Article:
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Amber Paulen

Things Fall Apart by Chinua Achebe

Chinua Achebe

Things Fall Apart

11 October 2010


Written in 1958, Things Fall Apart was a direct response to the predominately white-colonist view of tribal Africa, in literature and unfortunately, everywhere. Chinua Achebe wrote his first novel, this novel, in the tongue of the colonists, yet it was written from the insides of tribal life. Things Fall Apart is a stunning book; a book which seems to prove why books are written.

Though Achebe wrote in English, his language is the language of tribes who uphold the traditions of oral storytelling. They are simple and layered with complexity of meaning. Achebe’s words seem to be the rare poetics of near perfection, accomplishing what they were summoned to accomplish. The reader is drawn to the dusty African earth, and though I had never tried to imagine tribal life, I now feel as if I’ve nearly been there.

Things Fall Apart is divided in two. Part One is mostly concerned with describing the Igbo village of Umuofia, through Okonkwo and his family. Okonkwo was a strong man, a self-made man, a man driven by the fear of resembling his lazy and effeminate father (read: artist). Okonkwo beat his wives and children and he worked and he took part in the major decisions of the tribe.

Perhaps down in his heart Okonkwo was not a cruel man. But his whole life was dominated by fear, the fear of failure and weakness. It was deeper and more intimate than the fear of evil and capricious gods and of magic, the fear of the forest, and of the forces of nature, malevolent, red in tooth and claw.

But beatings were quite common in Umuofia and beyond, as was the practice of multiple wives, the summoning of spirits and the keeping away of maladies and other rituals which reveal a great reverence for nature. I never thought of these men as heathen, for the beauty of this book is the strength of its context.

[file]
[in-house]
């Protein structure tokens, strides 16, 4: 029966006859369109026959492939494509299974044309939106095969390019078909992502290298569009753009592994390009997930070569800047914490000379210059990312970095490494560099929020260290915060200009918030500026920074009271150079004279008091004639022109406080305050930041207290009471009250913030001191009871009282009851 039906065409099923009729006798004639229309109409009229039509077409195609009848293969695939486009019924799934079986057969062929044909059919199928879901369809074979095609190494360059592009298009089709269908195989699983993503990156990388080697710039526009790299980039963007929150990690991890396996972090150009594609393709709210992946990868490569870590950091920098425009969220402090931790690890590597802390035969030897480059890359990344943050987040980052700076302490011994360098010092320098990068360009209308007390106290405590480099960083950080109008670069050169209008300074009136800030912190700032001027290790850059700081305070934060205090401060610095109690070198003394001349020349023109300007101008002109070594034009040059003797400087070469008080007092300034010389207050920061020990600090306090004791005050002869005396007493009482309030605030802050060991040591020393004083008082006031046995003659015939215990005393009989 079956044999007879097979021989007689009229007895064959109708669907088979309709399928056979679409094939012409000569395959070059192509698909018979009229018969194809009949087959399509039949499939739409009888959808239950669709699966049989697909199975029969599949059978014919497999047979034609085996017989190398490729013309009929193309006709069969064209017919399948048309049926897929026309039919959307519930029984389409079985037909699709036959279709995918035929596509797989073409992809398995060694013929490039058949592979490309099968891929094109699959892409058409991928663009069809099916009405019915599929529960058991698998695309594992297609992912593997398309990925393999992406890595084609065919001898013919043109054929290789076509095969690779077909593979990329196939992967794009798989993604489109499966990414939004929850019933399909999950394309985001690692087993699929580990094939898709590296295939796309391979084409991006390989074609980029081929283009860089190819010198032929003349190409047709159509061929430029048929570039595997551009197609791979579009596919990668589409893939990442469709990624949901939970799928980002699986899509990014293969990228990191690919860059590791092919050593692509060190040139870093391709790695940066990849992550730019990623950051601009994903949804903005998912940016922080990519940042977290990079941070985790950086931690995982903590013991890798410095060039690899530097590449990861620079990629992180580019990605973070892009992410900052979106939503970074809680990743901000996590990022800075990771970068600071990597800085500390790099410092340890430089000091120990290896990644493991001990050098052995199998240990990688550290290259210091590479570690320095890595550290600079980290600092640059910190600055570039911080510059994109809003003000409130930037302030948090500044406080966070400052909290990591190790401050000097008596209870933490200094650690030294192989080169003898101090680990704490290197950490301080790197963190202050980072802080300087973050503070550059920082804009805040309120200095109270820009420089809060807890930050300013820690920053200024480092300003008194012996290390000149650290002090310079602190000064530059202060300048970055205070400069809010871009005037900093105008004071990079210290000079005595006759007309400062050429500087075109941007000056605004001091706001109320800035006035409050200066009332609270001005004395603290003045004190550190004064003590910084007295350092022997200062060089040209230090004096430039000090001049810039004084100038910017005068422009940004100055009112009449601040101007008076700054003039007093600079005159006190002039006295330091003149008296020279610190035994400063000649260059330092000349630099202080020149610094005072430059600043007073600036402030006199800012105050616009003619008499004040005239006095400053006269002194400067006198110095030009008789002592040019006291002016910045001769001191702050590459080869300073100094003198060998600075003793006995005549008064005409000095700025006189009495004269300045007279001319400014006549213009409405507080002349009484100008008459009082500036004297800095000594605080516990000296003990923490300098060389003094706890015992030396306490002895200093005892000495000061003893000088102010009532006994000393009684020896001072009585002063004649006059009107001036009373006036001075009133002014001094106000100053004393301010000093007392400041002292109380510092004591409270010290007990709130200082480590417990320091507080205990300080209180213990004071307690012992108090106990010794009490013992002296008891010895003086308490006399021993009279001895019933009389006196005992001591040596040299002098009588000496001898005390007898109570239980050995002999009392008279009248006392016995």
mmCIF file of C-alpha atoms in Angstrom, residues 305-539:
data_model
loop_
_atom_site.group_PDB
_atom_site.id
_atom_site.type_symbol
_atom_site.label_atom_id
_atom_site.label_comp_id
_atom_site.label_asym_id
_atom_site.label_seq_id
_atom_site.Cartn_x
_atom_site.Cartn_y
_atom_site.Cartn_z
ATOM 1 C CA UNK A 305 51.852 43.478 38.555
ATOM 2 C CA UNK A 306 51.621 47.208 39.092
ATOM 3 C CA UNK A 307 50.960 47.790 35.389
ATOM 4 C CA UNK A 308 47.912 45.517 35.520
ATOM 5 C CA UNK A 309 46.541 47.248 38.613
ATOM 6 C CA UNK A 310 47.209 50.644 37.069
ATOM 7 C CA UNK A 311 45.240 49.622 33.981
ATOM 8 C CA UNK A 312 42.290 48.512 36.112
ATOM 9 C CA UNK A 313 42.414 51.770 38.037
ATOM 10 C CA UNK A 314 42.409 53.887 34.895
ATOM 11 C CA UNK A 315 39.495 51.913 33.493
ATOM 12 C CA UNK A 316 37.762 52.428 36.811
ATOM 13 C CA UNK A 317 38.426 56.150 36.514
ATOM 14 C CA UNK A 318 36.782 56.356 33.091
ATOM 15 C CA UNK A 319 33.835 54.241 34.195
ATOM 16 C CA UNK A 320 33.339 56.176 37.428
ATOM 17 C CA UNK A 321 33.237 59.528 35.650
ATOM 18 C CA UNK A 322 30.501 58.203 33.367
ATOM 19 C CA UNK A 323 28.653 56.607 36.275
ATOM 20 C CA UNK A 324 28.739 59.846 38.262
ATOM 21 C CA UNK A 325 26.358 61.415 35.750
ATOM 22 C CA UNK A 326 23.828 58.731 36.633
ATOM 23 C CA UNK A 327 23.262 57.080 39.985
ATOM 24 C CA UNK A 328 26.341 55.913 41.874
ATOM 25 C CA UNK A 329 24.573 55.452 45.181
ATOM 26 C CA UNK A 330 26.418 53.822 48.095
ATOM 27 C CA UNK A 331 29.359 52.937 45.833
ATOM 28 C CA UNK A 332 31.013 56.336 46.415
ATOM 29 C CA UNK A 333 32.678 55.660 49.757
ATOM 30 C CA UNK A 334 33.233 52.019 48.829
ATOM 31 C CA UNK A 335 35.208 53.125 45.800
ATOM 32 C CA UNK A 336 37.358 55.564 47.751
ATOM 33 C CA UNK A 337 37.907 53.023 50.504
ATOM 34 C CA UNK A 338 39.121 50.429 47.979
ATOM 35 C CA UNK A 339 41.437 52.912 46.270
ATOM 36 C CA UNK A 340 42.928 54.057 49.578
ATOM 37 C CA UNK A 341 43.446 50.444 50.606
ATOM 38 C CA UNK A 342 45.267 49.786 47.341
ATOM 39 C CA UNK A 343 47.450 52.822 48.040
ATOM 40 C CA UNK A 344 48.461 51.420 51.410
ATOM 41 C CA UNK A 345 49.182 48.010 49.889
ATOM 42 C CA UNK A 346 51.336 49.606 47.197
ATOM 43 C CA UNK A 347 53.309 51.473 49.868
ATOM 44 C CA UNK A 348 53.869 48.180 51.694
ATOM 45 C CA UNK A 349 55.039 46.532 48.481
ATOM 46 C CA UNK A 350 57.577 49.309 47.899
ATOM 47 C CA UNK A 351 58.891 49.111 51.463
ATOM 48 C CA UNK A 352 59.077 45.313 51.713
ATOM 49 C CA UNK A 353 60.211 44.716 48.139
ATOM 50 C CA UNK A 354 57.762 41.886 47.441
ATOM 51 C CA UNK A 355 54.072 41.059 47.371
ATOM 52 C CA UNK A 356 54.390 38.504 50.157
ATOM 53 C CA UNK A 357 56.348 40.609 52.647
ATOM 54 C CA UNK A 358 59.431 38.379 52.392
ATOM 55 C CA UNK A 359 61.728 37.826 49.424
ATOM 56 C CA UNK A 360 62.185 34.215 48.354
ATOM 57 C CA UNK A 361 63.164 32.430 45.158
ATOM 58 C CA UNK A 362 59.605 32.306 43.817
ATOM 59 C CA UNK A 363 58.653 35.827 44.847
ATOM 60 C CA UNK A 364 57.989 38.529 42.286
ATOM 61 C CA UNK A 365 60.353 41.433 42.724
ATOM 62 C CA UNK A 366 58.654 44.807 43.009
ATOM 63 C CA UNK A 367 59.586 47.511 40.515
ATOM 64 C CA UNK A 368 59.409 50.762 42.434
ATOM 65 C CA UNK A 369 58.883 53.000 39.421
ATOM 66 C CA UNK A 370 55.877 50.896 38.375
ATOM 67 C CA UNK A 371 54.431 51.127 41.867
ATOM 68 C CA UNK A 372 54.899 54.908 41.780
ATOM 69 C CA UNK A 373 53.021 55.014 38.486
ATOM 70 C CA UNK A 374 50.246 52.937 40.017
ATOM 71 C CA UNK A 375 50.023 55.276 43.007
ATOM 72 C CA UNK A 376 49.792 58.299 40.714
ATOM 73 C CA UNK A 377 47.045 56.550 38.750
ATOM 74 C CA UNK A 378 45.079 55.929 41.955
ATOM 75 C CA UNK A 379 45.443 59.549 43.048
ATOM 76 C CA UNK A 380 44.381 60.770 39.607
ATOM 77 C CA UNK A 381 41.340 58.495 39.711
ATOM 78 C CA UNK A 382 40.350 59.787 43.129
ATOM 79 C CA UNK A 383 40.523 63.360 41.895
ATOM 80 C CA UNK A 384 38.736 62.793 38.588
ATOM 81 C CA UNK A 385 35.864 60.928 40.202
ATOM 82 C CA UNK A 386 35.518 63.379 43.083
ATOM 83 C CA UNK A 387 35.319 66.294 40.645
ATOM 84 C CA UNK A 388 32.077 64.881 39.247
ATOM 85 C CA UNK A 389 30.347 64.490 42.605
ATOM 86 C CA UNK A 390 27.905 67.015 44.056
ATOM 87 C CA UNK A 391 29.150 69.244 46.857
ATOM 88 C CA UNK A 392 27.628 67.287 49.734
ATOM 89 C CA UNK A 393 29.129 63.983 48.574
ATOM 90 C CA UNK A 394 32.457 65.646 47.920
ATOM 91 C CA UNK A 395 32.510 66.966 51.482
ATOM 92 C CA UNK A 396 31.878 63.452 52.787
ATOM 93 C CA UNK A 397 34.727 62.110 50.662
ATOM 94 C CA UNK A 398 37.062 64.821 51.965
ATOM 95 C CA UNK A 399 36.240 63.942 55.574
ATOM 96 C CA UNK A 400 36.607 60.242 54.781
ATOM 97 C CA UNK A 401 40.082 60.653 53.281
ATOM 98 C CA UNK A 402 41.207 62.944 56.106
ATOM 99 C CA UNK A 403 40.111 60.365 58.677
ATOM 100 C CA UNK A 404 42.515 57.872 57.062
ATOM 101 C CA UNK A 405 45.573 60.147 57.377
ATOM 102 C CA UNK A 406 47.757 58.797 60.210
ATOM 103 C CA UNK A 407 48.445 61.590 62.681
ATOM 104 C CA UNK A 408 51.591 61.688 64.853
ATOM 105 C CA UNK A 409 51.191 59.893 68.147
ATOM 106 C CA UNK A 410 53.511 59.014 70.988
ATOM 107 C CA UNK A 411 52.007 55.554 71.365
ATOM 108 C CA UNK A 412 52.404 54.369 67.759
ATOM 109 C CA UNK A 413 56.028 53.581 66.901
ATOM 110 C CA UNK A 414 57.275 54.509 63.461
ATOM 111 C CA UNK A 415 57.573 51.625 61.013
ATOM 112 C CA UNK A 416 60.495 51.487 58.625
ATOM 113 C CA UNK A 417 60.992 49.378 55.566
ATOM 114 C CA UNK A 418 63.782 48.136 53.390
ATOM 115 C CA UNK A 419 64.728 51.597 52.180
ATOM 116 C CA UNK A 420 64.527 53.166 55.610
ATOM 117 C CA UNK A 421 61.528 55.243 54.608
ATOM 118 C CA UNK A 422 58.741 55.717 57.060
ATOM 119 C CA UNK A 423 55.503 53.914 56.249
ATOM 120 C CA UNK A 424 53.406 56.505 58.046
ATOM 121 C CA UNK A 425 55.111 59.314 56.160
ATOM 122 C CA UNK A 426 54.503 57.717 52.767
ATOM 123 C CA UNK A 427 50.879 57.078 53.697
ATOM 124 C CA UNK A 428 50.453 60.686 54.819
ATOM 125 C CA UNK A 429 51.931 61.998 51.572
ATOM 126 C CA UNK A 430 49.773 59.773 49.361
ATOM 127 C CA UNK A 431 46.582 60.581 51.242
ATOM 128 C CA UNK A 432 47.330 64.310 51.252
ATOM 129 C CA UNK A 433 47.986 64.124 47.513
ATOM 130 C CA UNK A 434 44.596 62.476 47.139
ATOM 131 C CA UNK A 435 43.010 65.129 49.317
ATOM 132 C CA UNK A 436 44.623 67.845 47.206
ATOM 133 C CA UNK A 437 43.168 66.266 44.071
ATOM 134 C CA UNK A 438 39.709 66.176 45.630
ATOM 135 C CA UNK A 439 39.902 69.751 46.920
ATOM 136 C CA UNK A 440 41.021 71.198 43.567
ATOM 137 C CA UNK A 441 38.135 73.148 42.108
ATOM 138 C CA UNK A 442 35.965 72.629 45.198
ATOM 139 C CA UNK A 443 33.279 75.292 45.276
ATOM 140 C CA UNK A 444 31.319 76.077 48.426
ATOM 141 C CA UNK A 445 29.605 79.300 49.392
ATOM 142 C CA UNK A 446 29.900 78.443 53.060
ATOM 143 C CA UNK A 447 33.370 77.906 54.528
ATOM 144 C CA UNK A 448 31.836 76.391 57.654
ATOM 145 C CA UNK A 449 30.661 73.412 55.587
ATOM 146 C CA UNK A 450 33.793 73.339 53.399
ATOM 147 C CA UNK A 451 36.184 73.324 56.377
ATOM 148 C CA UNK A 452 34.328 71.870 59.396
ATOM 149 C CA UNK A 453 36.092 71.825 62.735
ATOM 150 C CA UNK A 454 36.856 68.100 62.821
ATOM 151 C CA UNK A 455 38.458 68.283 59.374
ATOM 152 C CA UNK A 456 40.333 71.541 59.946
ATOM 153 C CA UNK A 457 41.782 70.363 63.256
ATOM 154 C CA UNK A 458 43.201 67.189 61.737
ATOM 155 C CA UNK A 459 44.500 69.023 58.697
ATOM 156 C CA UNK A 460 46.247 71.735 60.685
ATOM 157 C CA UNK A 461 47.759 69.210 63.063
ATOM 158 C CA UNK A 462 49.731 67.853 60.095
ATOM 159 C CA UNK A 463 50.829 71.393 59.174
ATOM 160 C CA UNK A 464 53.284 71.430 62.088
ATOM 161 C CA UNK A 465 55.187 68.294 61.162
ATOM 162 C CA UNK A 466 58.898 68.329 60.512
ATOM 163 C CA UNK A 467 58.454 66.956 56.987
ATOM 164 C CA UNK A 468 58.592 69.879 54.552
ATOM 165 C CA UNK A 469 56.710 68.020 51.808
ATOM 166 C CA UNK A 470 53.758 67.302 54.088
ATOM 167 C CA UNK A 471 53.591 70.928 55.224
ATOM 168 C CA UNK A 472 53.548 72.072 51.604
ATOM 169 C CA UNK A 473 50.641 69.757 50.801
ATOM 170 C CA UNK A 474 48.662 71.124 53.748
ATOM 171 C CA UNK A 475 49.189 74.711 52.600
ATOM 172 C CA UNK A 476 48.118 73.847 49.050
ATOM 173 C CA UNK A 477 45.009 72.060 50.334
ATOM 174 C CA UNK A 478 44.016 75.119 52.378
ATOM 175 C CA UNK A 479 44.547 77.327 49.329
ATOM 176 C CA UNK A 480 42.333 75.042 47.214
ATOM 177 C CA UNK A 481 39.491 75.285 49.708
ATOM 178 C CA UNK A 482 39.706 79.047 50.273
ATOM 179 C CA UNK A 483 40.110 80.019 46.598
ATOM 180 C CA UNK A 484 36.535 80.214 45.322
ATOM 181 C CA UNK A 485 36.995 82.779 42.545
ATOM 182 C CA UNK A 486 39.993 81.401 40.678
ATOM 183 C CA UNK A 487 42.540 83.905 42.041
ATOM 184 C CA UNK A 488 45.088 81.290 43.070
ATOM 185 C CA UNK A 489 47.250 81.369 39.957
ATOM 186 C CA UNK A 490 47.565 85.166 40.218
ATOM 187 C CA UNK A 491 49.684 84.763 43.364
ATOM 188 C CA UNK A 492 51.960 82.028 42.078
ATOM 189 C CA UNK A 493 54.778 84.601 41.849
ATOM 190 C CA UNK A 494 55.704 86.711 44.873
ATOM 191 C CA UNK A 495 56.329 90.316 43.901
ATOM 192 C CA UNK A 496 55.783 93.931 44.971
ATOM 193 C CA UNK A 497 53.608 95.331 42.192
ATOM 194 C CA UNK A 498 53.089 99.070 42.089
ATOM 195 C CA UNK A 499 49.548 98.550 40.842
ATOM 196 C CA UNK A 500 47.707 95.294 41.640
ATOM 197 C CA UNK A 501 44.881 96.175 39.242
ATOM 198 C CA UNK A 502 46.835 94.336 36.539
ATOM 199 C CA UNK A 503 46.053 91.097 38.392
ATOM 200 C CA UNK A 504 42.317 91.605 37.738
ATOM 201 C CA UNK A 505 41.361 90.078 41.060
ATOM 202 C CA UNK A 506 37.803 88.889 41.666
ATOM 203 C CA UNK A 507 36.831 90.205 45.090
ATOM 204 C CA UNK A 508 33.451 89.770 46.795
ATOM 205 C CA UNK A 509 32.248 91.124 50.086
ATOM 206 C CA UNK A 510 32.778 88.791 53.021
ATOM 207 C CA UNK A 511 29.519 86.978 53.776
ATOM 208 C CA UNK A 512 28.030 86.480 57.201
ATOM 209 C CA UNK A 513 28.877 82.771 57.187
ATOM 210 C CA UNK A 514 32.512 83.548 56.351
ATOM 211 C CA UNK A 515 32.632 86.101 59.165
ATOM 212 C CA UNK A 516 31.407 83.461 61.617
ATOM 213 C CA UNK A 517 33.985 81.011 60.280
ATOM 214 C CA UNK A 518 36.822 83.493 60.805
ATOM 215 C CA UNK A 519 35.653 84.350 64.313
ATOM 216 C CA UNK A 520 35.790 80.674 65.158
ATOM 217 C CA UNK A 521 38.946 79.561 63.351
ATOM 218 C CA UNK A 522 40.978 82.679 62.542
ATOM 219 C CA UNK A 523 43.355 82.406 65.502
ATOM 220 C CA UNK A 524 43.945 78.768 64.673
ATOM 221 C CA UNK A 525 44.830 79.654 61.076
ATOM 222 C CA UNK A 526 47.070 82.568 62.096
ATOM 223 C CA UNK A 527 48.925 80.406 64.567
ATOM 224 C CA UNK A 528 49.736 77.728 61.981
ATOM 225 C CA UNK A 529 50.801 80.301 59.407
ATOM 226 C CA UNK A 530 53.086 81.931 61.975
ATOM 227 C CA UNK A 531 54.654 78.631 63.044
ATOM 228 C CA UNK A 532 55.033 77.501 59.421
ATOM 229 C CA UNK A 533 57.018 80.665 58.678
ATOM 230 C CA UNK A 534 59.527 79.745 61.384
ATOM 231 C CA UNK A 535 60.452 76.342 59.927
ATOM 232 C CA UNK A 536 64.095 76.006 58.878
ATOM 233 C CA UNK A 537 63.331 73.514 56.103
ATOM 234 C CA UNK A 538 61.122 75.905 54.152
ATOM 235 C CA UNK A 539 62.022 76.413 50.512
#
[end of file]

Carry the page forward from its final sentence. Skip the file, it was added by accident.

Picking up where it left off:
Nature ruled the tribe supreme, and deities were named for the forces. Even sacrifices have a purpose when nature is the cruel blueprint for what we choose to worship. For people who work the land, depend on the land, feast or famine, seem to be born from the land and die into it, there are few more mighty or majestic (see above quote). Patterns are discerned through the chaos and stories are told about them.

Enter Christian white men. Their sadistic lust for domination and conversion kicks the ancient harmony of Okonkwo and his forefathers out the window.

The white man is very clever. He came quietly and peaceably with his religion. We were amused at his foolishness and allowed him to stay. Now he has won our brothers, and our clan can no longer act like one. He has put a knife on the things that held us together and we have fallen apart.

I don’t want to write more about this book for I came to it in ignorance and found that to be part of its pleasure. In some ways, the power of Things Fall Apart reminded me of The Ice Palace by Tarjei Vesaas, another short book of fine language. Though Norway and Nigeria seem worlds apart, it is books like these that close the distances of humanity.



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